Occupy Wall Street has many on the left cheering. That includes me, albeit with reservations.
As someone who devoted a good portion of his life to fighting injustice—or as the late liberal icon and state legislator Robert Hagan was fond of saying “comforting the afflicted and afflicting the comfortable”—I have a natural affinity for the folks camped out in New York and other cities around the nation and the world.
On the other hand, as someone who has spent the past 24 years striving to affect change by working both inside and outside the “system” I listen to the white noise that’s emanating from the protesters and all I can say is: “Really?”
Really, you have managed to garner the attention of the media around the world and you can’t figure out what the hell it is you want?
Really, leaders of the protests—to the extent there actually are any—are offended that the media is even asking what the hell you want?
Really, the best answer you can give is this kind of mumbo jumbo as reported in the New York Times:
The General Assembly has already adopted a “Declaration of the Occupation of New York City,” which includes a list of grievances against corporations and a call for others to join the group in peaceful assembly. To many protesters, that general statement is enough, and the open democracy of Zuccotti Park is the point of the movement.
Really, if that’s the point, you guys should all pack up your stuff, grab a low fat, grande latte on your way out, and go home, because you’re wasting everybody’s time. Worse yet, you’re actually helping the very comfortable miscreants you’re supposedly there to afflict.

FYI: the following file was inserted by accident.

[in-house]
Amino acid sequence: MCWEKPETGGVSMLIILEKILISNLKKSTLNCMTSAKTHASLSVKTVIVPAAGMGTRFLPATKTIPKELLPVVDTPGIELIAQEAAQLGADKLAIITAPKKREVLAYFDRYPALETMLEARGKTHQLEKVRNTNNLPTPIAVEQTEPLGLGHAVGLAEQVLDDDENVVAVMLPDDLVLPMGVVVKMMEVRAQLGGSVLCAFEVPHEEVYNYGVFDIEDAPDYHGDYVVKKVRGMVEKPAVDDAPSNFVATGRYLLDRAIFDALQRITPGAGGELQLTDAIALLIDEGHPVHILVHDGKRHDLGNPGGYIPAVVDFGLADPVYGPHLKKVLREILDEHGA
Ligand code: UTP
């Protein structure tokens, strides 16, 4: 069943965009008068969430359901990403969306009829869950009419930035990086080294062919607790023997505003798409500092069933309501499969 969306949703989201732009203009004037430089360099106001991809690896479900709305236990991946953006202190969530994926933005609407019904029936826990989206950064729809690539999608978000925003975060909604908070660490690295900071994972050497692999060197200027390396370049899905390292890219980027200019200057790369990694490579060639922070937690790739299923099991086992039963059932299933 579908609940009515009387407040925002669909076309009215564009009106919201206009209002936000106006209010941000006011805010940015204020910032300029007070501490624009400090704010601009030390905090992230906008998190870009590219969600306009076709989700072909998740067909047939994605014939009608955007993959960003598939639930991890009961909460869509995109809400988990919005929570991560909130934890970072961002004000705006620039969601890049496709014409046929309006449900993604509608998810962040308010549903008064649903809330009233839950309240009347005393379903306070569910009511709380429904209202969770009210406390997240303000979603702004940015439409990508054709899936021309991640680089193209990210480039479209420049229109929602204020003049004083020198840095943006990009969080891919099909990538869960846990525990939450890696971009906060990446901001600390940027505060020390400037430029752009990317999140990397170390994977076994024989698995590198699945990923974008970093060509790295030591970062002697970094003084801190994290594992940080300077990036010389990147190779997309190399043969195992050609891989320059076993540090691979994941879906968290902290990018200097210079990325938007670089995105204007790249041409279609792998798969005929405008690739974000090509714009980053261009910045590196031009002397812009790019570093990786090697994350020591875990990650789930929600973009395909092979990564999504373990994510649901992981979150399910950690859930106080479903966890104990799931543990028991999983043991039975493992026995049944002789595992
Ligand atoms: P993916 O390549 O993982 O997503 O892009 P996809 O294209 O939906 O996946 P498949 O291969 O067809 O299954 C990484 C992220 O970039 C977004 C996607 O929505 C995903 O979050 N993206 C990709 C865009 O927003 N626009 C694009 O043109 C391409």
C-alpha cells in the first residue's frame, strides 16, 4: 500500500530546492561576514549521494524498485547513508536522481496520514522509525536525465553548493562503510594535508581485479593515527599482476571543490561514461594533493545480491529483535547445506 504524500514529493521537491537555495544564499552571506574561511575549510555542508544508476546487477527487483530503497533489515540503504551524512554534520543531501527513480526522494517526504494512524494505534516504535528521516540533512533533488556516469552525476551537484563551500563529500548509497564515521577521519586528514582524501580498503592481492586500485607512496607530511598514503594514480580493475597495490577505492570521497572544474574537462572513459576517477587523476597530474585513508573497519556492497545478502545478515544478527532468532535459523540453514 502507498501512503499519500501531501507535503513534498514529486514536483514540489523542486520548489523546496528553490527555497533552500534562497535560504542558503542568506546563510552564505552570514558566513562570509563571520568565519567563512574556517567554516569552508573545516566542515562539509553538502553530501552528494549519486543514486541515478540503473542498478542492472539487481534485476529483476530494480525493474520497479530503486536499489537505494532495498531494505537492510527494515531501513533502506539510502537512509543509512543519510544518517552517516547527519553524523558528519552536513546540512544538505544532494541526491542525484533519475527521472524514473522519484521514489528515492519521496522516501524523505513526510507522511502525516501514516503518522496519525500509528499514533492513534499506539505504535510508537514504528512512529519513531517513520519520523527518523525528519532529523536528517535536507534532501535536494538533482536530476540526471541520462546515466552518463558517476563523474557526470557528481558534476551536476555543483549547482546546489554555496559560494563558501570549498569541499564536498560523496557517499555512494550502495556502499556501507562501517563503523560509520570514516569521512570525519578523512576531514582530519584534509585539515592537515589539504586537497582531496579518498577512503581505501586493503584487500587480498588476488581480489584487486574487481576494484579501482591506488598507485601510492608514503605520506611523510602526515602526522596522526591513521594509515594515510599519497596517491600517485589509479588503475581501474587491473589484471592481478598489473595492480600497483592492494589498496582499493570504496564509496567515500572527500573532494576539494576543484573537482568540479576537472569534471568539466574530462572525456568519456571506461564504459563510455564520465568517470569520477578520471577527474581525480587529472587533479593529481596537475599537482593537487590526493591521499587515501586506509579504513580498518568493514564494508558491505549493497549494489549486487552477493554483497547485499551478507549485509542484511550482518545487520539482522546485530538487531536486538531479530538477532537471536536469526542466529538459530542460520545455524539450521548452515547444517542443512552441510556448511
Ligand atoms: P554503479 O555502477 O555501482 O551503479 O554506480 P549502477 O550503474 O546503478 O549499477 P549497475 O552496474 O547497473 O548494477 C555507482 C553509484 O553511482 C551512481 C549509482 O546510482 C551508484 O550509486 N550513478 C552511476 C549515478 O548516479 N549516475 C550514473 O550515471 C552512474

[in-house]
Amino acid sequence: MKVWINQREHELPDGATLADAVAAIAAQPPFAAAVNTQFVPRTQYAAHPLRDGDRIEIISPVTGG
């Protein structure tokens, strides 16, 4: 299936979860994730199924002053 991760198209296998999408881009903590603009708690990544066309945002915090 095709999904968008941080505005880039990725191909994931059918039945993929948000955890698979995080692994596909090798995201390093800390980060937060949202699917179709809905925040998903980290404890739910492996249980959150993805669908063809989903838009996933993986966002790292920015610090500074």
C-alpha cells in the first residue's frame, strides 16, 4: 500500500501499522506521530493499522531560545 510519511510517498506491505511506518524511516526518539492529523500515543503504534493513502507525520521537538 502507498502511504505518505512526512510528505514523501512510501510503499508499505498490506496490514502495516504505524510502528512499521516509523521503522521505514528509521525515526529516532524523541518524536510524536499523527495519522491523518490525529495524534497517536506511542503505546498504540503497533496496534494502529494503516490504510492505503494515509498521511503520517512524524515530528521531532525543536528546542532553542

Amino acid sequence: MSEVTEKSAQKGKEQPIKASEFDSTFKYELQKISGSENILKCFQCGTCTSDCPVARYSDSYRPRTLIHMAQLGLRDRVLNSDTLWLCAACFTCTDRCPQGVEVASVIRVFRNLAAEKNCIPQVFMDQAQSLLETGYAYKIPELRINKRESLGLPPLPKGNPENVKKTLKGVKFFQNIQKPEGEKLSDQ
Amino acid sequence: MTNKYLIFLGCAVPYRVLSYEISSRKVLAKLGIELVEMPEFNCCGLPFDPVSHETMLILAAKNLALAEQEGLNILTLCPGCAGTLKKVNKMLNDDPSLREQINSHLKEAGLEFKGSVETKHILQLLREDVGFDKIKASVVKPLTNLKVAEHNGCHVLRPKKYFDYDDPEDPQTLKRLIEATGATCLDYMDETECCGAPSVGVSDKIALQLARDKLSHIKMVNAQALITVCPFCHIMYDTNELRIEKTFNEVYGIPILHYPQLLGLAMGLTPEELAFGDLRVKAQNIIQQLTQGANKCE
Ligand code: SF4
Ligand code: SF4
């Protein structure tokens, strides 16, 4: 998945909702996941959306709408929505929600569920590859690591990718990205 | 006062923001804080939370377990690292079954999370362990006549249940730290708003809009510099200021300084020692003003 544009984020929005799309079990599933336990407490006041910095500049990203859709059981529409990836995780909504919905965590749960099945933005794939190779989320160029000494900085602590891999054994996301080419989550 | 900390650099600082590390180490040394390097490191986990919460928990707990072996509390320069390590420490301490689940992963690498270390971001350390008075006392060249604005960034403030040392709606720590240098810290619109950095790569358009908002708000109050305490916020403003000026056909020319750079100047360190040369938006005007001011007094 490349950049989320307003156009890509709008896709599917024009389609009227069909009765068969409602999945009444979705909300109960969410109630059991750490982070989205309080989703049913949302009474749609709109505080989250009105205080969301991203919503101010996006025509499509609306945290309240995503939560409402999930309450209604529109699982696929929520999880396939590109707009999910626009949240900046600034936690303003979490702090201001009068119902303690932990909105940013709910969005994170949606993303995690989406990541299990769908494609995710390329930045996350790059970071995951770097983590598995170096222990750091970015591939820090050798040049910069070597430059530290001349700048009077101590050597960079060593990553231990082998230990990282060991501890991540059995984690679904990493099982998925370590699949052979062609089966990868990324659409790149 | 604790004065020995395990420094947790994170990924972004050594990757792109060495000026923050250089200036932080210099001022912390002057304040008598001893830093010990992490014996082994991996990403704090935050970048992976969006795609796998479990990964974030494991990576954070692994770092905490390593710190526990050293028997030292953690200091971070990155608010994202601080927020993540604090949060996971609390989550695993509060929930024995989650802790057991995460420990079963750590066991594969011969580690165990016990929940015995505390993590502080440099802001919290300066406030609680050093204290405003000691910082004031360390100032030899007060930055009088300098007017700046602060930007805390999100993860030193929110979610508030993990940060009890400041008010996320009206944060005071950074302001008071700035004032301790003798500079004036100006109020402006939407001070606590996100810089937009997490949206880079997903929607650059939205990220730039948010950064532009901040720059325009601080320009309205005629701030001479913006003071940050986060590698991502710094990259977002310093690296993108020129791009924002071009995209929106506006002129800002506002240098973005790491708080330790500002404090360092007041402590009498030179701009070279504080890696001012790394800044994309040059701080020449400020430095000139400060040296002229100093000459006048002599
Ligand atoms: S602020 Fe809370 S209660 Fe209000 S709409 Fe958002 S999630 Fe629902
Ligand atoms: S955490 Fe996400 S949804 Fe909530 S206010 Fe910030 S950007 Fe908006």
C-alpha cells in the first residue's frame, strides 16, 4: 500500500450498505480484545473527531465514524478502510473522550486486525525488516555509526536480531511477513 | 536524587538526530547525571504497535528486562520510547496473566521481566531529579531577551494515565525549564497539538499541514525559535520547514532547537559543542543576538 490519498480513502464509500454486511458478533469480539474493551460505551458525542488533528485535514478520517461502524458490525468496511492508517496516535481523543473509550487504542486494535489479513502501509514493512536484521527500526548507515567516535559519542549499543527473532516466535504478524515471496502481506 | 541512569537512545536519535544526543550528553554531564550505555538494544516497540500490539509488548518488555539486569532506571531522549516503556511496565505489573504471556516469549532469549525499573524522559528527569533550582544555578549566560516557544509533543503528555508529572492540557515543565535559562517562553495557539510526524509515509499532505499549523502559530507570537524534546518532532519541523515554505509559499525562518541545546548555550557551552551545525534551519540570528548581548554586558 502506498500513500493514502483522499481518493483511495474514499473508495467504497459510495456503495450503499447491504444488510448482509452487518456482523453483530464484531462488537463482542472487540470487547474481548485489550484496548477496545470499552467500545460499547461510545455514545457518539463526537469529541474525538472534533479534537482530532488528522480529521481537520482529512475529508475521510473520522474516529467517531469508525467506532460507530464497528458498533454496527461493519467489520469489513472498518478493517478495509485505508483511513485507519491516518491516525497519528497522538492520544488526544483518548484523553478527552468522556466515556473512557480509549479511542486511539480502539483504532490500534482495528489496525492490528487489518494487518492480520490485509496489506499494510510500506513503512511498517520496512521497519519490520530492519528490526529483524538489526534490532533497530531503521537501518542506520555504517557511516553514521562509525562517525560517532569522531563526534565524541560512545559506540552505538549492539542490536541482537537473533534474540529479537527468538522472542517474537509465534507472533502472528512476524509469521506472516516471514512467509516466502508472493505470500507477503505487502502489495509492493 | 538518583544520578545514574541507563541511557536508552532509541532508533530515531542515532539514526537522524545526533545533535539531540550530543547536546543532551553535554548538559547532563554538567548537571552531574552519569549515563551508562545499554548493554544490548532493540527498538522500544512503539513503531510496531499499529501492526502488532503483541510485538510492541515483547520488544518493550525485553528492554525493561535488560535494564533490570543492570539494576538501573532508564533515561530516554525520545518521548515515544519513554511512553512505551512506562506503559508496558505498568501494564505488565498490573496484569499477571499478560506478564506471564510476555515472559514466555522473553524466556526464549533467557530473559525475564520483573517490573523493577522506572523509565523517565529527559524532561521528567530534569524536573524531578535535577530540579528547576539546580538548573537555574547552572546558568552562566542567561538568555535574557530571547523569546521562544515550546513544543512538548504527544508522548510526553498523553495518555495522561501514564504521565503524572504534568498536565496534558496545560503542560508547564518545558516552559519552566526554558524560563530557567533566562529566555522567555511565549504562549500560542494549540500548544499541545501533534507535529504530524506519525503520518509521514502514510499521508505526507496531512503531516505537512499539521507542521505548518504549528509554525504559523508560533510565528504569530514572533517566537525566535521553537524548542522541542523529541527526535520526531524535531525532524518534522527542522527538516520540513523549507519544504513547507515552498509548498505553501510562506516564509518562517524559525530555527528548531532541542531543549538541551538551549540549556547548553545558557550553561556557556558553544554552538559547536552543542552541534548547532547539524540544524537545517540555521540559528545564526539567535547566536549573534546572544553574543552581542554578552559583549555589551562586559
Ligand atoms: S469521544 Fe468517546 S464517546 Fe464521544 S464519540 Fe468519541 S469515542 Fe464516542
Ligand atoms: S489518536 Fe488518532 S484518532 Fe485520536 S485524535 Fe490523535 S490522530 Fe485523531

Let’s be serious, anyone who thinks the traders and financiers walking around in $5,000 bespoke suits in the offices overlooking the protests gives a damn about marches, chants, signs, or the invective that’s hurled at them as they arrive and leave in their limos and Town Cars each day is, in a word, delusional. I’ve dealt with people like them, they know they’re evil, they enjoy it, they revel in it, and believe me, they’re laughing at the protesters all day, every day, including on the weekends whether they’re at their Beach House in the Hamptons or flying off to the islands on their Gulfstream Vs.
In fact, when they hear words like these from the occupiers they literally laugh so hard that Dom Perignon flies out of their noses:
In Boston, Meghann Sheridan wrote on the group’s Facebook page, “The process is the message.” In Baltimore, Cullen Nawalkowsky, a protester, said by phone that the point was a “public sphere not moderated by commodities or mainstream political discourse.” An Occupy Cleveland participant, Harrison Kalodimos, is even writing a statement about why demands are not the answer.
Yup, I can see the boys at City Bank reading this stuff in the NYT and then saying: “OOOOOOOOOOOOOOOh we’re so scared of a public sphere not moderated by commodities” Give me a break.
Even someone as smart as Paul Krugman, whom I respect and with whom I usually agree, has been taken in by the “protest is enough” claptrap that, at least for the moment, defines OWS.
You see, until a few weeks ago it seemed as if Wall Street had effectively bribed and bullied our political system into forgetting about that whole drawing lavish paychecks while destroying the world economy thing. Then, all of a sudden, some people insisted on bringing the subject up again.
And their outrage has found resonance with millions of Americans. No wonder Wall Street is whining.